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ARK Launches First 3D Printing ETF

ARK Launches First 3D Printing ETF

Transformative. | Copyright Oil Scarff, Getty Images
That's what wealth looks like. | Copyright Chung Sung-Jun, Getty Images
It shouldn't be a catastrophe. | Copyright Christopher Furlong, Getty Images

ARK Investment Management has launched the first ETF offered in the United States focused solely on the 3D printing ecosystem. The 3D Printing ETF (Bats: PRNT), listed on the BATS ETF marketplace, is designed to track the performance of the Total 3D-Printing Index, which includes companies involved directly with 3D printing as well as related business areas, such as computer-aided design software. ARK predicts the $5.2 billion 3D-printing market will grow to exceed $40 billion by 2020. "ARK's research shows that the 3D printing industry has one of the highest growth projections in the economy," Catherine D. Wood, ARK founder, CEO and chief investment officer, said. "As the technology evolves and costs continue to decline, the 3D printing industry has the potential to steal market share from traditional manufacturing and transform every sector of the economy."

TD Ameritrade Institutional will be lending support to XY Planning Network as part of a program focused on helping young investors and their advisors. The new program aims to encourage a group of investors that currently lacks substantial assets to begin building their wealth through professional financial planning. XYPN members, who target Generation X and Y investors, will gain access to TD Ameritrade's technology and advisor services, specifically its VEO platform, an account management and trading tool designed for advisors. "To serve Gen X and Gen Y clients profitably, it’s crucial that planners use technology tools effectively,” said XYPN co-founder Michael Kitces. XYPN members employ a monthly subscription model, which also incorporates fees based on assets under management, and virtual services, to appeal to a younger client base.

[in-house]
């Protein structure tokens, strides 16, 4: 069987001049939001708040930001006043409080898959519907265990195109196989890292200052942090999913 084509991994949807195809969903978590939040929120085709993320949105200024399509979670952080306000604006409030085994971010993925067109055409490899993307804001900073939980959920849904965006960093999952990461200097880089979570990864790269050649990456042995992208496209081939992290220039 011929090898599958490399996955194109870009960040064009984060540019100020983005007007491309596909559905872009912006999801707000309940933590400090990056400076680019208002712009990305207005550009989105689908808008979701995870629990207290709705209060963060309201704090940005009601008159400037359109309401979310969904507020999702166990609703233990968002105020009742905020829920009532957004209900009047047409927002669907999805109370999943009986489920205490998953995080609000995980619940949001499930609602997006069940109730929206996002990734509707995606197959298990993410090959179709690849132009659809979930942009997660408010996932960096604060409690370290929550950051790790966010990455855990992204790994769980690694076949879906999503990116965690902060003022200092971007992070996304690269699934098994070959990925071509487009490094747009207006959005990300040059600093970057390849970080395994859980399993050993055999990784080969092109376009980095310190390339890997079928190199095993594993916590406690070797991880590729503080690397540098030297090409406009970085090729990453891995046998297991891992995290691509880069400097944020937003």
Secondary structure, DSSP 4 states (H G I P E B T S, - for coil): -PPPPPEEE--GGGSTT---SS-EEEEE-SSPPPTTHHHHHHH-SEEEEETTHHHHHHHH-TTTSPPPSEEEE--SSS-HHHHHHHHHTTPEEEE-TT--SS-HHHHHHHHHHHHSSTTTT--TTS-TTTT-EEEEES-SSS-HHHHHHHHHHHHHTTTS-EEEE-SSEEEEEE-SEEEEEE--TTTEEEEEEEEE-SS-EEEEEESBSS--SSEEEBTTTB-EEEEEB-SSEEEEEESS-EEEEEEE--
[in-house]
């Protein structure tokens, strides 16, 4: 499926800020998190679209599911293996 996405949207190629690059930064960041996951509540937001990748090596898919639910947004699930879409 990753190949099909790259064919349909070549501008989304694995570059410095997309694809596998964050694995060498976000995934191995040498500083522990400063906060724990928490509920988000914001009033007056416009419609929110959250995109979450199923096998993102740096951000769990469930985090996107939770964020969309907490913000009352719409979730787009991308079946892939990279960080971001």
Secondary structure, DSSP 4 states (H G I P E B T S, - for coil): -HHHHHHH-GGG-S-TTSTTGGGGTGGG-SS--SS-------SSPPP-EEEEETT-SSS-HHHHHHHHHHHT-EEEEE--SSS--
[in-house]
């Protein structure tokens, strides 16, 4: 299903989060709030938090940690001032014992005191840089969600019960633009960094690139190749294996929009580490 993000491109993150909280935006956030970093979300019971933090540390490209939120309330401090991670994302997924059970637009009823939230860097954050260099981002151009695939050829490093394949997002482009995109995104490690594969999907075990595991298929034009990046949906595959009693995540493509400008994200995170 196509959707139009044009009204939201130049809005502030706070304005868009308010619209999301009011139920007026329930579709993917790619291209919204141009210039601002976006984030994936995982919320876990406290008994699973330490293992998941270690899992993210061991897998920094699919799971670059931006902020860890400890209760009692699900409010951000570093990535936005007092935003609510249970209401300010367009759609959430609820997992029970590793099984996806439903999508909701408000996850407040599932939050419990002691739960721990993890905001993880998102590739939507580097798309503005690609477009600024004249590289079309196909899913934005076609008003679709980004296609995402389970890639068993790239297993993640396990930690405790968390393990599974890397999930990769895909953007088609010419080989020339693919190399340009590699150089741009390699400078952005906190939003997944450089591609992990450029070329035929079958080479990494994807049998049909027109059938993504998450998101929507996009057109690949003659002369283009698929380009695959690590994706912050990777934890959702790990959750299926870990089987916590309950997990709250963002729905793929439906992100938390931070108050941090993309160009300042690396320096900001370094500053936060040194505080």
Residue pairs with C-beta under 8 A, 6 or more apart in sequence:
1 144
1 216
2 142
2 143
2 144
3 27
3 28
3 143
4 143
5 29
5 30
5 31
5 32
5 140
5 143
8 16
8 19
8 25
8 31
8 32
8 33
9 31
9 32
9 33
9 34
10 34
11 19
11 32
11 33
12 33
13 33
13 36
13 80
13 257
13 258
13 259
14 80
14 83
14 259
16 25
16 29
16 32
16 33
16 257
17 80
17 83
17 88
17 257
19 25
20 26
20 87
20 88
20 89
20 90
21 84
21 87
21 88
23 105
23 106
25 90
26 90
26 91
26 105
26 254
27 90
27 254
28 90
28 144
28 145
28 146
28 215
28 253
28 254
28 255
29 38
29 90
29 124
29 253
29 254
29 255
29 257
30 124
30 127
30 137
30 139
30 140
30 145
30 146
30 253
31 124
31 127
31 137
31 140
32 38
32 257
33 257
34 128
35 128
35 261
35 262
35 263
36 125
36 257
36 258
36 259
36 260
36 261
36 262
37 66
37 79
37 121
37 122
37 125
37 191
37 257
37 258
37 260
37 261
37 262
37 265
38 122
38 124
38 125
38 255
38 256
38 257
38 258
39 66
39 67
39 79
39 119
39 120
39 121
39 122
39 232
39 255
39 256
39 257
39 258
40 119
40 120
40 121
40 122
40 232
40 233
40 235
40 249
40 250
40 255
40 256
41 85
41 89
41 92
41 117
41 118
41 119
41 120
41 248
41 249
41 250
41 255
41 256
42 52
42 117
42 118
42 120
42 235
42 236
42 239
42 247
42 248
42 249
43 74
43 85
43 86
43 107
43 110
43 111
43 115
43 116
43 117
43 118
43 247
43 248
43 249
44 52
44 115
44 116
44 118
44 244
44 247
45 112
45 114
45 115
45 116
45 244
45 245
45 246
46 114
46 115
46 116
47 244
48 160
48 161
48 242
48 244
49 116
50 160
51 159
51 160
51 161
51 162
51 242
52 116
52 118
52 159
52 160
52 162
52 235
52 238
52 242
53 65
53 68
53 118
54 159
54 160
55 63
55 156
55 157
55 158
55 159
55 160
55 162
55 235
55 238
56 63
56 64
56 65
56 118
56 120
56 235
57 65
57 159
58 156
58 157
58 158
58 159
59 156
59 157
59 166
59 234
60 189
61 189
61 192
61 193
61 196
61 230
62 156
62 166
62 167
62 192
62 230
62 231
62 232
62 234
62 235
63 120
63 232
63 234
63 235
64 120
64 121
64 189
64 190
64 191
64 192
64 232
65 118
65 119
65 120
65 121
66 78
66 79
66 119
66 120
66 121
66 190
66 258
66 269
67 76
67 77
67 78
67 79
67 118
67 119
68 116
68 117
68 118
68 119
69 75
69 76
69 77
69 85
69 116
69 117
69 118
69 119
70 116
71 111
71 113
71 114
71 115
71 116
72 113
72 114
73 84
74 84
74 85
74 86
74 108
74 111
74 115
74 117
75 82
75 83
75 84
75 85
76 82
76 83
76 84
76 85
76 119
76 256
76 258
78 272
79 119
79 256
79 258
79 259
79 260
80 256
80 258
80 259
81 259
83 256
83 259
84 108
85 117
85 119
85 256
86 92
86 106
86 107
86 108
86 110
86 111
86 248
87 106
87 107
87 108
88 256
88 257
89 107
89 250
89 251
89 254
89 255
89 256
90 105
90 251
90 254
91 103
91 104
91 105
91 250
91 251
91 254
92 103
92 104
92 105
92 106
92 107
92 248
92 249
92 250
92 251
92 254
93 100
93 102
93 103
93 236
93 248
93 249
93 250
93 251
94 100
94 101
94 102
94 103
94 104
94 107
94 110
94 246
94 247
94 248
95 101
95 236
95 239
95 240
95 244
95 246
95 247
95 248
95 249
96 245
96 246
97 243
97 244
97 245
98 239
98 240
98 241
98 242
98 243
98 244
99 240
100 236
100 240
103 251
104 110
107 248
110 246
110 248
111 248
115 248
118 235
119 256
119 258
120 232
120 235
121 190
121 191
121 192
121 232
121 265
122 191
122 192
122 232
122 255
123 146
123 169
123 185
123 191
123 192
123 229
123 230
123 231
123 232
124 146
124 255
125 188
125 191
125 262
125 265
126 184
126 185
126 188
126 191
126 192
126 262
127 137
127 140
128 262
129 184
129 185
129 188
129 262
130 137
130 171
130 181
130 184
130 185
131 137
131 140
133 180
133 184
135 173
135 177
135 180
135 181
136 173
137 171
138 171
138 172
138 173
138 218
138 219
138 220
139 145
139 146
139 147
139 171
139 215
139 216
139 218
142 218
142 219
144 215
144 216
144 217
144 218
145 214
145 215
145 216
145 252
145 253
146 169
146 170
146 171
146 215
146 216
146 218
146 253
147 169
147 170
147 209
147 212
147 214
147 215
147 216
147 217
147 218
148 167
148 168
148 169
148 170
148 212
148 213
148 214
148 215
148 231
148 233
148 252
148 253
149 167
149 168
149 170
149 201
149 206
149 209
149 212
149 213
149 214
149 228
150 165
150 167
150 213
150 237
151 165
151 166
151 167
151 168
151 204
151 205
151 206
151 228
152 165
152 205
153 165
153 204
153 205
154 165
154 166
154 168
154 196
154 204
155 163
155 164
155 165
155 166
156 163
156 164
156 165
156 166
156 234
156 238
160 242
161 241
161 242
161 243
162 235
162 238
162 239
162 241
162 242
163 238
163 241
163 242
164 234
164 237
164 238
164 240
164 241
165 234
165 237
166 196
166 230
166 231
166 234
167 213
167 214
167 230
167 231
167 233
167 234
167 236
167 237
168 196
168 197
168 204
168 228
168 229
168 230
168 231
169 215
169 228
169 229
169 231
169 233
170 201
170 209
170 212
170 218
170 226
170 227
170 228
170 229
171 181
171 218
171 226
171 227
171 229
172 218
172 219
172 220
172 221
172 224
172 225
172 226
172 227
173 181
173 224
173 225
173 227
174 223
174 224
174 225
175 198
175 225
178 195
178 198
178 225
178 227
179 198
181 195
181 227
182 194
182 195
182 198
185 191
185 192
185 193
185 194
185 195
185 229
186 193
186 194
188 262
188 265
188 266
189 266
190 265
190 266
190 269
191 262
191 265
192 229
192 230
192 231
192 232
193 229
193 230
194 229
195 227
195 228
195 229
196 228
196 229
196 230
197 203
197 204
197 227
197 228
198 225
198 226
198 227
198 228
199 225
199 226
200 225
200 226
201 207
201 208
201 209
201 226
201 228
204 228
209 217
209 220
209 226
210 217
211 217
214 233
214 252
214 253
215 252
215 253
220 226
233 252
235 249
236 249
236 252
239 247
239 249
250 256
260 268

The Financial Risks of Surgery

Nearly half of the world's population risks falling below the poverty line because of the direct medical costs of surgery, a new study by the World Bank and The Lancet Commission Global Surgery reports. The study showed that the direct cost of surgery put 43.9 percent of the world population at risk of financial catastrophe, while 57 percent were at risk of being pushed to live on less than $2 a day. The researchers proposed eliminating the risk by 2030 by streamlining medical services and working with nations to increase access to university health coverage to reduce costs, writes Stephen Feller for UPI. "Fixing this problem should be a global health priority, said Dr. Mark Shrime, a researcher at Harvard Medical School and lead author of the study. "However, this research highlights the fact that surgery is expensive and can drive patients into financial destitution."

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